emeleusite in thin section

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sample: FKM-259 (dealer sample number 6887)
locality: Illutalik Island, Narsaq, Kujalleq, Greenland.
rock type: aegirine, albite and narsarsukite-bearing peralkaline trachyte dyke.
major mineralogy: specimen acquired for emeleusite.

 



helvine in thin section

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sample: FKM-260 (dealer sample number 3429)
locality: Hørtekollen, Sylling, Lier, Buskerud, Norway.
rock type: magnetite-helvite skarn.
major mineralogy: specimen acquired for helvite, fluorite and tourmaline.

 



volkonskoite in thin section

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sample: FKM-261 (dealer sample number 4118)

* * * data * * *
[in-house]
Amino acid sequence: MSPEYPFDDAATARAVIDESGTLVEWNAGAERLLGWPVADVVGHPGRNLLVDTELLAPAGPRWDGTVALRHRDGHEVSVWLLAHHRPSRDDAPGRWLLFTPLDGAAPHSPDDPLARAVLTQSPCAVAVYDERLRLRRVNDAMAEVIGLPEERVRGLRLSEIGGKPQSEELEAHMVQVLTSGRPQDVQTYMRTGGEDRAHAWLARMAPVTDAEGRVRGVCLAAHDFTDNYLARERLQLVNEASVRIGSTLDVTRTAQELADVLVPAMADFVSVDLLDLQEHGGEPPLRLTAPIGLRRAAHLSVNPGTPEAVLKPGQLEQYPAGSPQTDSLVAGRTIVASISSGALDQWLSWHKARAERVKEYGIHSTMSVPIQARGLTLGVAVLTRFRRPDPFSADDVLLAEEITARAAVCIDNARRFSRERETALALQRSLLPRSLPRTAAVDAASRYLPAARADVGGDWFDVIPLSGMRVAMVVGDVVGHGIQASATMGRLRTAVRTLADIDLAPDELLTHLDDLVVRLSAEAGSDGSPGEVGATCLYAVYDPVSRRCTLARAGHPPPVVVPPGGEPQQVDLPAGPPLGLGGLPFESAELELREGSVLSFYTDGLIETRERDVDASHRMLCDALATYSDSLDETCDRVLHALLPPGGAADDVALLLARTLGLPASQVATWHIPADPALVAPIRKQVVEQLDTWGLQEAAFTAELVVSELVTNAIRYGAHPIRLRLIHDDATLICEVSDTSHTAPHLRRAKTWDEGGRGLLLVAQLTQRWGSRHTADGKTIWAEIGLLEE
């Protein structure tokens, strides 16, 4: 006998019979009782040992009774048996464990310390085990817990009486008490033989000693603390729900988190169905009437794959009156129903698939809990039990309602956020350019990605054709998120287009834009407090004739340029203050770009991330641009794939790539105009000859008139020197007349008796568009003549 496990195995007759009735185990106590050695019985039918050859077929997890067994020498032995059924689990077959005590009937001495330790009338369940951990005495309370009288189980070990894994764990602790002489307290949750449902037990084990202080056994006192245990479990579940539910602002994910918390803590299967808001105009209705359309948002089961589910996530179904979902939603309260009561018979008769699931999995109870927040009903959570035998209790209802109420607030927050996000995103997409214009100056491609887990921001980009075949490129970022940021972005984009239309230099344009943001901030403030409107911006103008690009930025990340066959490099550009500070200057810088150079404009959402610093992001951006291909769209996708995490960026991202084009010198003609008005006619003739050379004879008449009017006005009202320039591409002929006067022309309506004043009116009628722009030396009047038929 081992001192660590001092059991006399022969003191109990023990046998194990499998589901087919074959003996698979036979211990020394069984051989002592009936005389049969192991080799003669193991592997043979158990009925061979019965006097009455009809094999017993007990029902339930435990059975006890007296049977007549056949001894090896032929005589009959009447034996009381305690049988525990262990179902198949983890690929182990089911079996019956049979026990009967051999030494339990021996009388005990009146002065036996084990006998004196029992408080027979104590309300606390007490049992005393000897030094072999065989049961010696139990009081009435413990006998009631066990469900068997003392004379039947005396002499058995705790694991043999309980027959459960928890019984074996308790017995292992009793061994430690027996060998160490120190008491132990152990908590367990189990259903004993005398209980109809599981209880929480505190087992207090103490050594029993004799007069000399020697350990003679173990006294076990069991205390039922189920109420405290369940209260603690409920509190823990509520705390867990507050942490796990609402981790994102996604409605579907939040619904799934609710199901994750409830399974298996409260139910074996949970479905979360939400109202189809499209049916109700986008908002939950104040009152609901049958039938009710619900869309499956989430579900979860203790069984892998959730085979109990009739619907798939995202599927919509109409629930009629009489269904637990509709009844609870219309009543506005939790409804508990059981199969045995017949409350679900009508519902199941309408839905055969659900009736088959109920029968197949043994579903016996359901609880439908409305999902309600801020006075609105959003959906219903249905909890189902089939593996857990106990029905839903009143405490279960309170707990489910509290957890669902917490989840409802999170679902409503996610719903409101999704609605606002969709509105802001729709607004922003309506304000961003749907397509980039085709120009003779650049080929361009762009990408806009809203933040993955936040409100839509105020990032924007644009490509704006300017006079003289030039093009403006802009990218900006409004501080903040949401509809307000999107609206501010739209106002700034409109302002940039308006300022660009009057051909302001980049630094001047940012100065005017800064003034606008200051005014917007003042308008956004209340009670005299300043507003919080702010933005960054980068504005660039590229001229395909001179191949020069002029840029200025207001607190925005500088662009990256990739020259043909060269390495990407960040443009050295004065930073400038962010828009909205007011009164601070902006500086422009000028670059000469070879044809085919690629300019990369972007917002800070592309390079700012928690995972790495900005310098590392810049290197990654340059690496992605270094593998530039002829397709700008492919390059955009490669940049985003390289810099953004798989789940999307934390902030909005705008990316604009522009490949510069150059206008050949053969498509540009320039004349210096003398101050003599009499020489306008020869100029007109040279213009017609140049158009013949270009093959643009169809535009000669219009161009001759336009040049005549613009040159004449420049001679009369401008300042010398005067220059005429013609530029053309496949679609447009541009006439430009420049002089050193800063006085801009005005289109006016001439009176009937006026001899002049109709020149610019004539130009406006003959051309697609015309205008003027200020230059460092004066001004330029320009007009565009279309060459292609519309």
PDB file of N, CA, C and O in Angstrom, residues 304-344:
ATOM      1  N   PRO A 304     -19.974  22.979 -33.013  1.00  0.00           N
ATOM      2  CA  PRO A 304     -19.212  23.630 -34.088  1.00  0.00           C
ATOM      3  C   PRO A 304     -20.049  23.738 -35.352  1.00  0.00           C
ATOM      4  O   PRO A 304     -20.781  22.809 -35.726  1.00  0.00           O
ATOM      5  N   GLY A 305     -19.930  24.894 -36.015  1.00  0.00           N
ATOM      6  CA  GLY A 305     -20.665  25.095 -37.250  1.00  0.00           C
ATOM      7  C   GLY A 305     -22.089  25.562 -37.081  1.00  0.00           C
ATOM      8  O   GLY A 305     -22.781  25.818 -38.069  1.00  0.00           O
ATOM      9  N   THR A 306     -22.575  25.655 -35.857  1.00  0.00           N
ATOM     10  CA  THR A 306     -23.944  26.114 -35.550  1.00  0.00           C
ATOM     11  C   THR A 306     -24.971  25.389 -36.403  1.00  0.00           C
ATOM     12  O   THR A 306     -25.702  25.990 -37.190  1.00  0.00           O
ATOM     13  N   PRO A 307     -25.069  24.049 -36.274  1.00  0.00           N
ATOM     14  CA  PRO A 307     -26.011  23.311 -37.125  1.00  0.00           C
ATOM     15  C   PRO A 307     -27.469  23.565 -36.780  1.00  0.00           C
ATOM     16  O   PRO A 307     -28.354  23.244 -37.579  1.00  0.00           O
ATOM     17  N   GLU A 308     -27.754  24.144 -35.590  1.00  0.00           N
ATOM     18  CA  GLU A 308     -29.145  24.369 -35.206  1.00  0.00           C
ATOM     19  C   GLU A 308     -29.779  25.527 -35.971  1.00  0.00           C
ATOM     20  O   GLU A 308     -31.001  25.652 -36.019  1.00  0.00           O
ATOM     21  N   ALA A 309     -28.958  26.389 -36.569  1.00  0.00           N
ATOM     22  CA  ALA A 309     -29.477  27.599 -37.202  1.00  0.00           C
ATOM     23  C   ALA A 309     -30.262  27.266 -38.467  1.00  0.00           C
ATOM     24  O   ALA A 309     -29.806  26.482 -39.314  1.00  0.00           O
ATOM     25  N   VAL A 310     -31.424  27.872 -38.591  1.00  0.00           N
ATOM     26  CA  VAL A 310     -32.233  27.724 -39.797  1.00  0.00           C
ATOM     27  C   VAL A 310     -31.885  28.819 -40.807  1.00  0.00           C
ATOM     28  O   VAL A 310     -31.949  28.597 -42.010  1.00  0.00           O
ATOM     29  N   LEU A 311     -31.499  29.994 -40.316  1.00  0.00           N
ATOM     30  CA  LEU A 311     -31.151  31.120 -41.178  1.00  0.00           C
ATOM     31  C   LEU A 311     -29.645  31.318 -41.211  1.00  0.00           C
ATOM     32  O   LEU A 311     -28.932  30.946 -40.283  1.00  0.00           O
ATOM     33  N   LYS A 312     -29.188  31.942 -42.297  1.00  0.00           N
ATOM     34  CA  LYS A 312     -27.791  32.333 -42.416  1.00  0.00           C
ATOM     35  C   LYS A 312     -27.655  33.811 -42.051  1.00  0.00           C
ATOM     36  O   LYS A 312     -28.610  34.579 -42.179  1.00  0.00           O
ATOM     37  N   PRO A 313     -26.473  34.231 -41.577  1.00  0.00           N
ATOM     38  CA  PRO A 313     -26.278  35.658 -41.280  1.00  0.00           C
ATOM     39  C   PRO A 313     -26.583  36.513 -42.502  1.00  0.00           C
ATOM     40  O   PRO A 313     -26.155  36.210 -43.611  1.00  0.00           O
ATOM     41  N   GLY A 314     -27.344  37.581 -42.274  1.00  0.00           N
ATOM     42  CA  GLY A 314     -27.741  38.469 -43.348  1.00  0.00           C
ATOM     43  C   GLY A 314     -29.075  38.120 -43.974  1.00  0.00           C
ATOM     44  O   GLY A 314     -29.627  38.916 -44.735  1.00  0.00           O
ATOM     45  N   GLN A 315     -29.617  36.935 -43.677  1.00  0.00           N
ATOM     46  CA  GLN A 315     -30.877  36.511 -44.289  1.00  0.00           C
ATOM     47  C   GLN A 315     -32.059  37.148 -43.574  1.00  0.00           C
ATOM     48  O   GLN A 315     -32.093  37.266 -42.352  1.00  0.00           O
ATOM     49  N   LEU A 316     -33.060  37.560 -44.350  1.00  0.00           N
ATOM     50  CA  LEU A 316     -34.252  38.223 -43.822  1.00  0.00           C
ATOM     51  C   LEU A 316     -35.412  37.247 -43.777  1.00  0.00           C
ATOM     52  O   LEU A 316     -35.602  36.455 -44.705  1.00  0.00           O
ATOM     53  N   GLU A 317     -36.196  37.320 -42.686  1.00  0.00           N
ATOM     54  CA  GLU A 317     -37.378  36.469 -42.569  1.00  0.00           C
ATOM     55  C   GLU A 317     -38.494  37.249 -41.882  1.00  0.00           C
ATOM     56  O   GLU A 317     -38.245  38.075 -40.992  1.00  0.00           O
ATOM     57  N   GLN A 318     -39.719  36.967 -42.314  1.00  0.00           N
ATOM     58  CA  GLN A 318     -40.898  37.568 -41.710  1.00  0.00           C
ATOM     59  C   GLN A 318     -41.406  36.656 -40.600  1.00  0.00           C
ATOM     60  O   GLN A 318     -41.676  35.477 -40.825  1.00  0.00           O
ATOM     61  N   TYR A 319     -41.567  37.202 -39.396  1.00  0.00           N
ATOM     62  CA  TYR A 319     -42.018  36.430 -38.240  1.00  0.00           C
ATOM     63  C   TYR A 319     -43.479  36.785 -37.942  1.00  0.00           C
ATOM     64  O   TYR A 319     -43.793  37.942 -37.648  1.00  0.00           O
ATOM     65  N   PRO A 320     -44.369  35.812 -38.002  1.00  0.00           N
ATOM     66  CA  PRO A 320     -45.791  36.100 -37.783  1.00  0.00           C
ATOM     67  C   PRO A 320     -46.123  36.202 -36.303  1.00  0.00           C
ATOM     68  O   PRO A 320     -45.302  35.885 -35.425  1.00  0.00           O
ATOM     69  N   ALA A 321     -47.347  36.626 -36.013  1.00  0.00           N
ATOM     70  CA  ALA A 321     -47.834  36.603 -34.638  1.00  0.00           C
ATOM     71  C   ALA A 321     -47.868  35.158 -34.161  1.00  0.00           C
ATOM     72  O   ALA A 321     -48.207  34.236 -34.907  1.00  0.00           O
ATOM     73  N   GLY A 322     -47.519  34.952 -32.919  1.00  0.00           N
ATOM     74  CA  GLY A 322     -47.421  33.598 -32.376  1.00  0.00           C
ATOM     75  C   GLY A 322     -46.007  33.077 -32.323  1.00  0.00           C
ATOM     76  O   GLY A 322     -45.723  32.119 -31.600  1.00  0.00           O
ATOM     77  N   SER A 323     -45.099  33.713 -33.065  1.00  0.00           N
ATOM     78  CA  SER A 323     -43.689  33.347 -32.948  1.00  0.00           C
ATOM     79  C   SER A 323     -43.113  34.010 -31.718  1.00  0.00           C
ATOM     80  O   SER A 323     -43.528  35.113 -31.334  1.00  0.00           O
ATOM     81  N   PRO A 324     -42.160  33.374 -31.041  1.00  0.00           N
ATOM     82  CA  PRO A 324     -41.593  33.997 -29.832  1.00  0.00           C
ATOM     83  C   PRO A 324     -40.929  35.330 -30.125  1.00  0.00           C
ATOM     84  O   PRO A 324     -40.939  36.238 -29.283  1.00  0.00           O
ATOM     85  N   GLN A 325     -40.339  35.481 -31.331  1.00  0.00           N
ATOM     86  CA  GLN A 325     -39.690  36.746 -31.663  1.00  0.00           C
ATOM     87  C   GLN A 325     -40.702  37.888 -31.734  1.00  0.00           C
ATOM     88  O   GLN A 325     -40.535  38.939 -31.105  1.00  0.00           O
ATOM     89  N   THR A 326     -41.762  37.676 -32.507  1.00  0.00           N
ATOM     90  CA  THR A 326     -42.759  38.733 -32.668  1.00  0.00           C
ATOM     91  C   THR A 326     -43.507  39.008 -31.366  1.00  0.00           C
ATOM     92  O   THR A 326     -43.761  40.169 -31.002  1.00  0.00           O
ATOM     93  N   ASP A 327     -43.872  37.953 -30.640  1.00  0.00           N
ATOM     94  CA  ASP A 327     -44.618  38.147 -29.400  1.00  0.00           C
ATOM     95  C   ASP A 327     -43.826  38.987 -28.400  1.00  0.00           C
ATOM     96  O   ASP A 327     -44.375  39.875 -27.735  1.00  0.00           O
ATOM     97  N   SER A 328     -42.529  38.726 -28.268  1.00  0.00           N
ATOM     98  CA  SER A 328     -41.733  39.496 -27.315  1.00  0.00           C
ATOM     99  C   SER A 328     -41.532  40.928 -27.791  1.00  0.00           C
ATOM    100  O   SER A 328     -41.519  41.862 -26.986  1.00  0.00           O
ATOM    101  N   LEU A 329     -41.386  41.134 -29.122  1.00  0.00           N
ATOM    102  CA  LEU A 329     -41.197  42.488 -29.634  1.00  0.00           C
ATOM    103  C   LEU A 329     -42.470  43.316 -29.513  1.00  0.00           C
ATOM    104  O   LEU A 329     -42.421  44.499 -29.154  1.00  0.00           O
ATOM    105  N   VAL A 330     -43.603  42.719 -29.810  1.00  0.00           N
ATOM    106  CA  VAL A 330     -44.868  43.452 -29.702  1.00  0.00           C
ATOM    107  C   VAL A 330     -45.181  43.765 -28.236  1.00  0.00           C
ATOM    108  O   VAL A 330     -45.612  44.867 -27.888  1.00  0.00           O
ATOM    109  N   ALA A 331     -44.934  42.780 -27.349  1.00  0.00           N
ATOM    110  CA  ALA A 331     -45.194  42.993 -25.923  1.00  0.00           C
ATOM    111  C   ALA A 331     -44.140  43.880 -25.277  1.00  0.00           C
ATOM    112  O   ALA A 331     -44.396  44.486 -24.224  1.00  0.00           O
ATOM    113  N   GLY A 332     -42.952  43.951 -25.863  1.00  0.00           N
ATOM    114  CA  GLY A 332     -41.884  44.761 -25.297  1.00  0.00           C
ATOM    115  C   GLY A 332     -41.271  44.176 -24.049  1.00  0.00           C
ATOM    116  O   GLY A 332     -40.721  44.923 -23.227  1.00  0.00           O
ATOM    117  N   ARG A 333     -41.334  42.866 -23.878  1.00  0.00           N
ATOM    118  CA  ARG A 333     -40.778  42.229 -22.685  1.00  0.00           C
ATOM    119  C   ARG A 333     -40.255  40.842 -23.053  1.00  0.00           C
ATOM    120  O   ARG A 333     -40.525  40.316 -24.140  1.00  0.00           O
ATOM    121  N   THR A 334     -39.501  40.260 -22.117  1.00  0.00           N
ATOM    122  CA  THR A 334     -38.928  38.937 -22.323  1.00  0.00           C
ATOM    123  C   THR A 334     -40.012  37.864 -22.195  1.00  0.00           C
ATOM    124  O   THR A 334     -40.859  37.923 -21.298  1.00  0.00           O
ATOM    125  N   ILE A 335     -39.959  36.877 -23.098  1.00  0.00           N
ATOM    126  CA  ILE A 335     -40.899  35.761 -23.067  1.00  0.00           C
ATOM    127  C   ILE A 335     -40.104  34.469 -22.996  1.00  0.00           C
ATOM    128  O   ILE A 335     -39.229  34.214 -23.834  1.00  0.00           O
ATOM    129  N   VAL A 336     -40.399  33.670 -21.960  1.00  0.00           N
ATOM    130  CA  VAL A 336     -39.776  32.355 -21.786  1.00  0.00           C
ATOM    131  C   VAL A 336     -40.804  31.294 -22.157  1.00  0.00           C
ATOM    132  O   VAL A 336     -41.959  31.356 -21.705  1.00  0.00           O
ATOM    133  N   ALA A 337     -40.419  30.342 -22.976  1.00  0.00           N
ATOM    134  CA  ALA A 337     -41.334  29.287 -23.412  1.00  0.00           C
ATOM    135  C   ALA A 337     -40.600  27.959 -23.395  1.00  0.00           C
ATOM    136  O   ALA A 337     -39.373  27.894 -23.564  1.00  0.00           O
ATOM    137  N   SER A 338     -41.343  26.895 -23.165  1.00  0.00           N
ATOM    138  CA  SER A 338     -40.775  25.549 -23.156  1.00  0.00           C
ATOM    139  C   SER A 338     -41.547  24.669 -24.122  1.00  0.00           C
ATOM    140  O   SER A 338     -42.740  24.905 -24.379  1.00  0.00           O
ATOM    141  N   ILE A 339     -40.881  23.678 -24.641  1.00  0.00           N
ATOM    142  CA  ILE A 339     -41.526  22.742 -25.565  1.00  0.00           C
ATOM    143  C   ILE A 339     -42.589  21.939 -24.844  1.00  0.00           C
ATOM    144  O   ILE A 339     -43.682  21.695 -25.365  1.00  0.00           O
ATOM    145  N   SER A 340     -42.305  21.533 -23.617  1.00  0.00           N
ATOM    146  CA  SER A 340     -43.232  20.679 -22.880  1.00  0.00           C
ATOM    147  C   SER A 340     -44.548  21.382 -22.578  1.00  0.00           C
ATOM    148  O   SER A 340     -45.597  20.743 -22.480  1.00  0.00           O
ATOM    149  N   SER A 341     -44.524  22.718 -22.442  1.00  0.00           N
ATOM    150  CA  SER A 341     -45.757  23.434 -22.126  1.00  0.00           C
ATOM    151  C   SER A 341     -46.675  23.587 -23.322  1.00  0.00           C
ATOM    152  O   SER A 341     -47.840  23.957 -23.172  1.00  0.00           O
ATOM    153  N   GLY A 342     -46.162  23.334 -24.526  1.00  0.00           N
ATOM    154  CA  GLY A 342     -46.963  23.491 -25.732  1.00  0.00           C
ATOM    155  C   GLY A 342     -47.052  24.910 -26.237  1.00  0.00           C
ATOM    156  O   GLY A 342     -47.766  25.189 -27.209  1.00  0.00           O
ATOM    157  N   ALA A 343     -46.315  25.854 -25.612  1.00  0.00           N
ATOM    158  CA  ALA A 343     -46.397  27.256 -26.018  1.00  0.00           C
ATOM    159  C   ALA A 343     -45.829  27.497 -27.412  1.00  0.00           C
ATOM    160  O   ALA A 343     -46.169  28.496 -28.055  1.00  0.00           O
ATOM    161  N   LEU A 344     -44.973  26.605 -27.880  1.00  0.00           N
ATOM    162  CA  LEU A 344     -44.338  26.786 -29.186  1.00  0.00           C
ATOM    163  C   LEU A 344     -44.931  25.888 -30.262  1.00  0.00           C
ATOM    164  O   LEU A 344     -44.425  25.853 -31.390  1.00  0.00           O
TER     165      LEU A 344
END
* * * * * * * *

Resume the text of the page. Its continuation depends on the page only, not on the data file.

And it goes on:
locality: Although the general locality (probably within a 10 km radius) for this sample seems to be relatively well-established, a more precise locality is somewhat unclear. The sample is listed being from “Stone quarries”, ~70 km SE of Amman, Lisdan-Siwaga fault, Hashem region, Jordan. The Lisdan-Siwaga fault mindat locality entry is not especially precise and covers two listed sub-localities separated by about 20 km along the fault strike. However, the same dealer has more recently offered apparently identical material that is alternatively listed as from the nearby Transjordan Plateau, also ~70 km SSE from Amman. Sizable stone quarries are readily identifiable on Google Maps within ~3 km of this latter locality, although the actual Lisdan-Siwaga fault (and the nearest fault-hosted mindat entry, identified as the “quatranaite locality“), appears to be an additional 4-5 km further east. After evaluating this set of localities, perhaps the “best” locality in mindat may be that identified as Khan ez Zabid, also ~70 km SSE of Amman, because this location encompasses the preceding localities with a ~10 km error radius and also specifically includes volkonskoite as a reported mineral.